The Labor of Adversity

Happy Labor Day everybody! Today most of us are eating a bounty of grilled food, spending time with family, and catching up on well needed rest. In honor of Labor Day, I wanted to write a post about my most recent book All Souls: A Family Story from Southie by Michael Patrick Macdonald. This book is a memoir which tells the author’s story of growing up in the south Boston projects during the 60’s, 70’s, and 80’s. The area he specifically grew up in was referred to as “Southie” and was primarily inhabited by poor white-Irish Americans. The name Southie was given to this area because of its geography and because of its long history of racial tensions. In the 70’s, the city of Boston decided that Southie needed more integration and subsequently started busing black students into neighborhood schools. This led to riots, murders, and a host of drop outs by Southie teens who didn’t want to deal with dangerous race wars in between class hours. In addition to school integration, Boston began to give Southie housing to immigrants which added fuel to the already racially hostile neighborhood. The race riots and integration protests eventually subsided but the tight-knit Irish community had one big problem that would never go away. That big problem was Whitey Bulger. Whitey ran a drug syndicate that brought more cocaine per capita into Southie than any other neighborhood in the country. This cocaine led to a plethora of drug related violence, deaths, and jail time for all age groups in the Southie projects. The author grew up with 10 brothers and sisters who were all raised by his single mother. The book is full of tragic stories about his siblings and their involvement with illegal activities. In the end, four of his siblings died because of murder, suicide, or negligence by the healthcare system. Sadly, all members of the Southie neighborhood directly knew of someone who was affected by drugs. The ironic thing about Southie was that people refused to talk or snitch to the police and most upheld Whitey Bulger as a celebrity. The FBI would eventually pursue Whitey and force him to flee his beloved Boston. The hardships of this book are quite depressing but the author decided to stay in Southie and would lead support groups for those who had lost loved ones and bring out the truth of Southie’s violent inner workings.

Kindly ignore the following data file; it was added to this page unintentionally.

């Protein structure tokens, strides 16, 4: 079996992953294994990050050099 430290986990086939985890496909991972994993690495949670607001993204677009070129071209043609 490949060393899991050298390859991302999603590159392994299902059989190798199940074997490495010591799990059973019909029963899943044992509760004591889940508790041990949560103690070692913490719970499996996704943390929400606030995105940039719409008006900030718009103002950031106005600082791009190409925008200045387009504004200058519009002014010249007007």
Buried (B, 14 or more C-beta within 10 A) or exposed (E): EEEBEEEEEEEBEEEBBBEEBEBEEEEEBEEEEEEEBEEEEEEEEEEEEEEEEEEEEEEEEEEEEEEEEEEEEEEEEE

The story of Southie is a sad realization that there are places in America where kids and families are constantly surrounded by hate, violence, and addiction. The beautiful thing about America is that people have opportunities to move up and out of neighborhoods like these and make better lives. The author of this book lived in Southie but chose a different path then his drug dealer friends.  I commend all those people who have worked hard to overcome adversity and they are the ones I will think of this Labor Day. No matter what your current condition is, you can work to improve yourself and your environment. I have been blessed with a very privileged life and I know it is easy for me to say these things; T\that is why I loved this book because MacDonald is a perfect example of someone who lived through the worst and came out of it with his head held high. This Labor Day let’s assess our own situation, work towards a better future, and always believe that we can make the best out of any circumstance.  

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